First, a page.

Earlier this year, I joined Leslie Wheelock, Director of USDA’s Office of Tribal Relations, on a visit to the area. Read more »
Phalla Nol, Nancy Faulkner and Jim Faulkner in front of the high tunnel.
When Jim and Nancy Faulkner bought their small farm in Boxborough, Mass. in 2009, the place was a mess. Buildings were falling down, the soil was poor and the land was covered with invasive plants. Nonetheless, they wanted to turn it into a sustainable farm.
Help came from two very different directions: a government agency and another small farmer.
“I really needed a farm plan,” said Jim Faulkner, who wanted to ensure he complied with town bylaws. “I wanted to show that I was serious and that I had a plan.” Read more »
Wayne Bodley (far right) built his home through the Self-Help program with assistance from USDA Rural Development and the Housing Assistance Corporation. Bodley designed the bear which is displayed in downtown Hendersonville, NC, and will be auctioned off to benefit the local Self-Help program.
In celebration of USDA’s annual Homeownership Month, I toured a flourishing neighborhood tucked in the woods of Edneyville, North Carolina. Along with me were families who never thought it possible to own a home or have a yard for their children or a garden. Their dreams were realized by building not only their own home, but the homes of their neighbors too! In the process, they also built enduring bonds of a caring community.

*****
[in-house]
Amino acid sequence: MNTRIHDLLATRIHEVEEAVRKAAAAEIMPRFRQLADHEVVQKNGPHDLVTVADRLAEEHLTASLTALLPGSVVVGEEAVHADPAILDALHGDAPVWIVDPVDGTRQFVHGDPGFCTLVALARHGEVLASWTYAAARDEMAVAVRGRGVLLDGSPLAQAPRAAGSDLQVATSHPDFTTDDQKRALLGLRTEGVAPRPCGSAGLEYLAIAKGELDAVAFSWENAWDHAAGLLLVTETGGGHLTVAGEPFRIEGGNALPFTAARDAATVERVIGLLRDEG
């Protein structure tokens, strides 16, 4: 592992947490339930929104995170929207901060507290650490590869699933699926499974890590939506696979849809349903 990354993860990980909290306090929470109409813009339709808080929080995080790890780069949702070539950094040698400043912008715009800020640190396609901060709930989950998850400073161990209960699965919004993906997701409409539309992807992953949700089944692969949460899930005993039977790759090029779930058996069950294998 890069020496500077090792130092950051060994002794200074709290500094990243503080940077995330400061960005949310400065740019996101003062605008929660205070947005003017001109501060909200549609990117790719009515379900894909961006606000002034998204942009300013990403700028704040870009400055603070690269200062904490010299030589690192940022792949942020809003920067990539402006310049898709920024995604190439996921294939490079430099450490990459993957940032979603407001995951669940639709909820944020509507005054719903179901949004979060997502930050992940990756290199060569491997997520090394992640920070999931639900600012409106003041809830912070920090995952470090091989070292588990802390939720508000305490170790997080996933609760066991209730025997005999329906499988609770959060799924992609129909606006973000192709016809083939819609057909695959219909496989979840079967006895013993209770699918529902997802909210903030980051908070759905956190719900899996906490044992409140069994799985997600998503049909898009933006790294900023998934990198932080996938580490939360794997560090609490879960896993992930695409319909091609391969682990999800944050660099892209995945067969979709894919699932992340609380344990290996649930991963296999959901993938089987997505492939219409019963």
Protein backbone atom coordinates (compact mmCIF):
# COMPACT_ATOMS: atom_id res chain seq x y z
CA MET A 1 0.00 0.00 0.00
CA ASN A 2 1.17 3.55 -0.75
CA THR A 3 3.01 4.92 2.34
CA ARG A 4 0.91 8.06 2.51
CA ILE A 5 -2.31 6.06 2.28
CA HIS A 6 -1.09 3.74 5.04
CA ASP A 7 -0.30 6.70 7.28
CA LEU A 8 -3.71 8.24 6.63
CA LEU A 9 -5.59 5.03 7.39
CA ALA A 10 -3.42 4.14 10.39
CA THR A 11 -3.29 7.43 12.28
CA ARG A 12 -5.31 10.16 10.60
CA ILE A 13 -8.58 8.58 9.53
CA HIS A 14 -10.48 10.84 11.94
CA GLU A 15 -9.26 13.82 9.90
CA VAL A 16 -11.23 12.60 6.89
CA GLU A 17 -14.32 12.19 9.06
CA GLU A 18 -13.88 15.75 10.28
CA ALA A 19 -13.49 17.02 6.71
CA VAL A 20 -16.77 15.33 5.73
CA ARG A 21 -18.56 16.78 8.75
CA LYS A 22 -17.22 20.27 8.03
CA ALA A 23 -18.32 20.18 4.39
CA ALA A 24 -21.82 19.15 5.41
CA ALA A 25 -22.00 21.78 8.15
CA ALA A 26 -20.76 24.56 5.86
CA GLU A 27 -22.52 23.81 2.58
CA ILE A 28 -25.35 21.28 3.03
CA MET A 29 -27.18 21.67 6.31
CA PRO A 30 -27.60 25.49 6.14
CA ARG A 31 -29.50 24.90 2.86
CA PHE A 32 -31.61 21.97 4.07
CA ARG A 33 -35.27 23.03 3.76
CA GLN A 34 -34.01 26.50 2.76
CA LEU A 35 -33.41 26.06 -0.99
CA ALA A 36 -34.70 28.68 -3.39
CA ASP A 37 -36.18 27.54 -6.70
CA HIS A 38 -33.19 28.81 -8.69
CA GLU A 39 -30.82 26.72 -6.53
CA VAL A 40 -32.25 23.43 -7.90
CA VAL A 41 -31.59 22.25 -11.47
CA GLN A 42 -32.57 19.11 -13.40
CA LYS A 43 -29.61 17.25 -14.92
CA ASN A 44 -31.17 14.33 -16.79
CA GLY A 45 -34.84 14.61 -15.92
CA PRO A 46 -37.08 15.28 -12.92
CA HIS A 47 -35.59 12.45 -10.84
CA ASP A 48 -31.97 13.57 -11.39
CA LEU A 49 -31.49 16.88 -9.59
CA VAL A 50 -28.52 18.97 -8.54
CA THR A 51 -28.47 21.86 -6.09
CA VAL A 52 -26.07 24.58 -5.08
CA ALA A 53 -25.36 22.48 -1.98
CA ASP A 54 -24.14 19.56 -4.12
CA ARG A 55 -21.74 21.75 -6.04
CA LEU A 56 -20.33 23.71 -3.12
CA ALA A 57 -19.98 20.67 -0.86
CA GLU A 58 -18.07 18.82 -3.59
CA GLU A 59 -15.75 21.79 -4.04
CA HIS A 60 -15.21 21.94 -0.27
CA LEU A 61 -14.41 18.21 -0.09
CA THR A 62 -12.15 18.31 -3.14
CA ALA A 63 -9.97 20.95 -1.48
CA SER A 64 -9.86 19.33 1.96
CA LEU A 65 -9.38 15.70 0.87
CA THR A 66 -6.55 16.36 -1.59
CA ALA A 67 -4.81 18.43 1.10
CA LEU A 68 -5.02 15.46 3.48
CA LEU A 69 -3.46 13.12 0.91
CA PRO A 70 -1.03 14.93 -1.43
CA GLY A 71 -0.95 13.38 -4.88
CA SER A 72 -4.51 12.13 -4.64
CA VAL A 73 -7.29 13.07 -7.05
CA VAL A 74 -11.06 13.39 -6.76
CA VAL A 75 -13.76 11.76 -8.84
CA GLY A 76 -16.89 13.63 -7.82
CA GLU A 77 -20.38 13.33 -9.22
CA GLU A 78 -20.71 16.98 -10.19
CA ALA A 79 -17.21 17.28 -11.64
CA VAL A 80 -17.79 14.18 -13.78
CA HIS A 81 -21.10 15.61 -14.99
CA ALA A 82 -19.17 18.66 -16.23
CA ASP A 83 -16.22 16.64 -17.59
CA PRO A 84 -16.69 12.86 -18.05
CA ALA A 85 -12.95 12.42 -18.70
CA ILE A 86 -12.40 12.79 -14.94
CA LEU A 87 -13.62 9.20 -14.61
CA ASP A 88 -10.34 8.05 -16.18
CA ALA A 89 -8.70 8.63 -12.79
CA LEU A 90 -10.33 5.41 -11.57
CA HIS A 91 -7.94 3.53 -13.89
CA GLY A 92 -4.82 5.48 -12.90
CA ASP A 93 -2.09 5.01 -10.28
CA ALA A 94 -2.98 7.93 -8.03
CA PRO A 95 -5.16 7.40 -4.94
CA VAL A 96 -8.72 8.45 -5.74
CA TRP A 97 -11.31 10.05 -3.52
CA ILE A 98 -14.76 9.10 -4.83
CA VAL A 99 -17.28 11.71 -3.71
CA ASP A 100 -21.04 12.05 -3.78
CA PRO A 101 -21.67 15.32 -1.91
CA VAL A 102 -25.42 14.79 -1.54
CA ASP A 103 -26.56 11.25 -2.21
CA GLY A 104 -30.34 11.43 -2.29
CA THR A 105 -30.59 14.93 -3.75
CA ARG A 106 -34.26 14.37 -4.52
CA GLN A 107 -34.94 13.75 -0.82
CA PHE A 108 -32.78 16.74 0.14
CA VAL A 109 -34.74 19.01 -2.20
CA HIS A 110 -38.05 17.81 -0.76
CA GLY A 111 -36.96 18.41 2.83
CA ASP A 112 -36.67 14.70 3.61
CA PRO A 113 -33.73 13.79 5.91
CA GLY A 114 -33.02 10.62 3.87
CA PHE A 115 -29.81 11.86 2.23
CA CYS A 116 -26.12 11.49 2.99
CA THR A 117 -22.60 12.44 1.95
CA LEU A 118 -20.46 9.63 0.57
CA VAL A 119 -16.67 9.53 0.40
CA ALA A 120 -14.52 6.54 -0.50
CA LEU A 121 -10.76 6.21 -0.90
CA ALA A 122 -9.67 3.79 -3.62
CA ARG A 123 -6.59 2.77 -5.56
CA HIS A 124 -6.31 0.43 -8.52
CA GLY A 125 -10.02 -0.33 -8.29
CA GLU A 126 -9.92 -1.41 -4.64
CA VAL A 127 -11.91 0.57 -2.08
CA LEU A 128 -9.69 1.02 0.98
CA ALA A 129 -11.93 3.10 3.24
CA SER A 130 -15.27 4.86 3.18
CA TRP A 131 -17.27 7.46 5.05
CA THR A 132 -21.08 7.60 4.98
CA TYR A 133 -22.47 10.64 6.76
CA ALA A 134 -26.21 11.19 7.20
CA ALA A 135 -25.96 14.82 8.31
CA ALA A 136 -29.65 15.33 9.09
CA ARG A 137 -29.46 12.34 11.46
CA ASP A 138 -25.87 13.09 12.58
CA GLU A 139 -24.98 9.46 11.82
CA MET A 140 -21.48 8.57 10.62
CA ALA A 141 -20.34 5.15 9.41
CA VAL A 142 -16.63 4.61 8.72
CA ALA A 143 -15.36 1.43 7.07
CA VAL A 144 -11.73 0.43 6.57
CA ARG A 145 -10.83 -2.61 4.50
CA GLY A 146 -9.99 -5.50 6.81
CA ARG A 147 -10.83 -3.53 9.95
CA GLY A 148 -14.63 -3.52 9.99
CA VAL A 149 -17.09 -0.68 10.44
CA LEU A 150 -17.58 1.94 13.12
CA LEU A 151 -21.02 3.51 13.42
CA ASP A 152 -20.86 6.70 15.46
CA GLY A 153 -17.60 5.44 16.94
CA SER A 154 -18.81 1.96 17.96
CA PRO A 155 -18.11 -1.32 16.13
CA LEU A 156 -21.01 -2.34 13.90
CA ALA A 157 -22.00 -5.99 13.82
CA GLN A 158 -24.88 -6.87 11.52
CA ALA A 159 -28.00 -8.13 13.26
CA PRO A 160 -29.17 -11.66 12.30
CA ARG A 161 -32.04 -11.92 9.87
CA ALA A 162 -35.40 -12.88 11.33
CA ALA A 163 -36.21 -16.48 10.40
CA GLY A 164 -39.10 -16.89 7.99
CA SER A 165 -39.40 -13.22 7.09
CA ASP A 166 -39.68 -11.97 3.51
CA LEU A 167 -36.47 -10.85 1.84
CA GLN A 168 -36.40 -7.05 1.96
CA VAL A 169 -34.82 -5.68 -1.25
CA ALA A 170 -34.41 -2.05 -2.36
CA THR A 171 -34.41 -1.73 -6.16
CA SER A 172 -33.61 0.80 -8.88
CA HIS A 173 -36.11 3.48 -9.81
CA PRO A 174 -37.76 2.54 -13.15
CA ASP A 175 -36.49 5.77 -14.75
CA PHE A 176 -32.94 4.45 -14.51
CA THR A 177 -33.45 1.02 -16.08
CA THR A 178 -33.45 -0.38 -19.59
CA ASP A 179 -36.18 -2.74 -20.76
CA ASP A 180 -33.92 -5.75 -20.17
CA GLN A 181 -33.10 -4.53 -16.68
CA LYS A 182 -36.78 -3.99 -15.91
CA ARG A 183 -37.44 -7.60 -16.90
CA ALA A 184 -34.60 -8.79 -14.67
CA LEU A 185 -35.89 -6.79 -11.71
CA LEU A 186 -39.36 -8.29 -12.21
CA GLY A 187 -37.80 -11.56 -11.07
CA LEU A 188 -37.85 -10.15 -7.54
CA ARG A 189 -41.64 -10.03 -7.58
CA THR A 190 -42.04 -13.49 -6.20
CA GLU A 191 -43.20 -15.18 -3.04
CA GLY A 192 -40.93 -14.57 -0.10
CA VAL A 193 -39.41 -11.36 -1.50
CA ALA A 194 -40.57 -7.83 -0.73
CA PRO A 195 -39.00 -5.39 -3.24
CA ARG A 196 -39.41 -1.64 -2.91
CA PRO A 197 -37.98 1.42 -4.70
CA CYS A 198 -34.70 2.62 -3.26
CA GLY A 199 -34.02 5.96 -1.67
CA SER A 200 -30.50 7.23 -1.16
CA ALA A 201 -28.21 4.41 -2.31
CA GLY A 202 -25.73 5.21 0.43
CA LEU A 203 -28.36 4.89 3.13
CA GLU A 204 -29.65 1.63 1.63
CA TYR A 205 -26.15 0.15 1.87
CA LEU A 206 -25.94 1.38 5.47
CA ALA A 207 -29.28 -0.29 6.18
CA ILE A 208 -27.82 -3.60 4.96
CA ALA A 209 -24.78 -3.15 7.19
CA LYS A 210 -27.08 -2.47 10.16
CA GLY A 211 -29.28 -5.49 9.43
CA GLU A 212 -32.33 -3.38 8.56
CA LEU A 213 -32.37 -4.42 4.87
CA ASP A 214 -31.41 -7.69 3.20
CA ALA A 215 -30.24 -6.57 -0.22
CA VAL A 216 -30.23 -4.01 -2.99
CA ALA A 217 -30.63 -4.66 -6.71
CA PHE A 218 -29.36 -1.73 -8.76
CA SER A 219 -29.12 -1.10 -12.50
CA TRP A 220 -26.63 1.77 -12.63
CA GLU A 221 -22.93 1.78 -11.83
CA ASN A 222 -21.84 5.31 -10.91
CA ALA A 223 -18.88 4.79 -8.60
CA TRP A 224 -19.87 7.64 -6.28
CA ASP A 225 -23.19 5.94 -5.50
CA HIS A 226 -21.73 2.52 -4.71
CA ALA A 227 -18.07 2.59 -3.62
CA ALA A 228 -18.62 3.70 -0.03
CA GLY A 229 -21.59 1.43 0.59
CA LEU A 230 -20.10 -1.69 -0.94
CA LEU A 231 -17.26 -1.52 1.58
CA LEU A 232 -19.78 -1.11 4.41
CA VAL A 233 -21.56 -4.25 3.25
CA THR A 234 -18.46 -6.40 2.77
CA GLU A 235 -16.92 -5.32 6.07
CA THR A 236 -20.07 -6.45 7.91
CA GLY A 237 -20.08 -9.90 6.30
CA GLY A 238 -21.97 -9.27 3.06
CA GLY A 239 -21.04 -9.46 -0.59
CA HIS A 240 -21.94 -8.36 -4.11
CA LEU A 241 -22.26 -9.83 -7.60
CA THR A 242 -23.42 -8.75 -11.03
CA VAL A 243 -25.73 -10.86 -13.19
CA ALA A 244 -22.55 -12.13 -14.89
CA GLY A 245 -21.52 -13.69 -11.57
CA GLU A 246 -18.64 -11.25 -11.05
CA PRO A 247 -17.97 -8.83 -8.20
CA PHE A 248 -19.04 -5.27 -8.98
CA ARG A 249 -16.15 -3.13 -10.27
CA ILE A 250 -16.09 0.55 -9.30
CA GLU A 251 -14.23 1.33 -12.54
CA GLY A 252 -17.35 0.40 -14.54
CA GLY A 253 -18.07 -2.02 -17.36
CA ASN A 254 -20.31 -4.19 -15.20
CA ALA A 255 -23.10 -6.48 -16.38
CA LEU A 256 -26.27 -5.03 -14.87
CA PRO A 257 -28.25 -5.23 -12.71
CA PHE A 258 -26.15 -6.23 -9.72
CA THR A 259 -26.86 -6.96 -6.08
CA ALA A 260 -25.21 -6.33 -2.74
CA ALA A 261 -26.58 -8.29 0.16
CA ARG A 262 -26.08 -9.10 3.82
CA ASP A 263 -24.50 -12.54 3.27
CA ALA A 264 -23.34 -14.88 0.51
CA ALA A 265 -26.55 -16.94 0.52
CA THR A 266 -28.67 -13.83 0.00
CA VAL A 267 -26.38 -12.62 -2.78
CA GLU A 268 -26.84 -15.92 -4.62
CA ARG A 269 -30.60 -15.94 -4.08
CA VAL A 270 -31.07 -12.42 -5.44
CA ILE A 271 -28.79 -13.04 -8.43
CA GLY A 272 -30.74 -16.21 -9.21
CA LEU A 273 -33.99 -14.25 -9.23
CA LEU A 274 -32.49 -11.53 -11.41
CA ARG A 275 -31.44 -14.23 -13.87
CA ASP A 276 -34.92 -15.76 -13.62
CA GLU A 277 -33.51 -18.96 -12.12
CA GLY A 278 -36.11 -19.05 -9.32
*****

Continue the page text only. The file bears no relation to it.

This neighborhood is being developed by the private, nonprofit Housing Assistance Corporation (HAC) of Hendersonville using Rural Development’s Self-Help Housing program. Since 1971, USDA has helped build more than 50,000 across the nation. Through the Self Help Housing program, homeowners save money and earn “sweat equity” toward their homes by completing 65% of the labor. Ten to 12 families pool their efforts and work a minimum of 40 hours a week working on all the homes — and no one moves into their home until every home is completed. Working together, families pour foundations, frame homes, install electrical wiring, hang doors and windows, and lay tile and paint. Their sweat equity qualifies as their down payment. Once completed, USDA Rural Development provides the families with mortgages through the Single Family Housing Direct Loan Program. Read more »
Clint Neel of Tennessee helps with pollinations at The American Chestnut Foundation’s orchards in Meadowview, Virginia. Photo by TACF.
Nature has transformers! With time and the help of bees, butterflies, birds and other critters, some flowers change into seeds. Sometimes, flowers in trees transform into nuts.
But sometimes these transformers need help. That’s where a Conservation Innovation Grant from USDA’s Natural Resources Conservation Service to The American Chestnut Foundation came into play.
The foundation competed for and was awarded a grant from NRCS to plant and grow genetically diverse, blight-resistant chestnuts and other high quality hardwoods to reintroduce and maintain forests on reclaimed mine sites in Appalachia. The American chestnut trees were once common, but, nearly vanished from the landscape because of an accidentally introduced fungus in the late 1800s. Read more »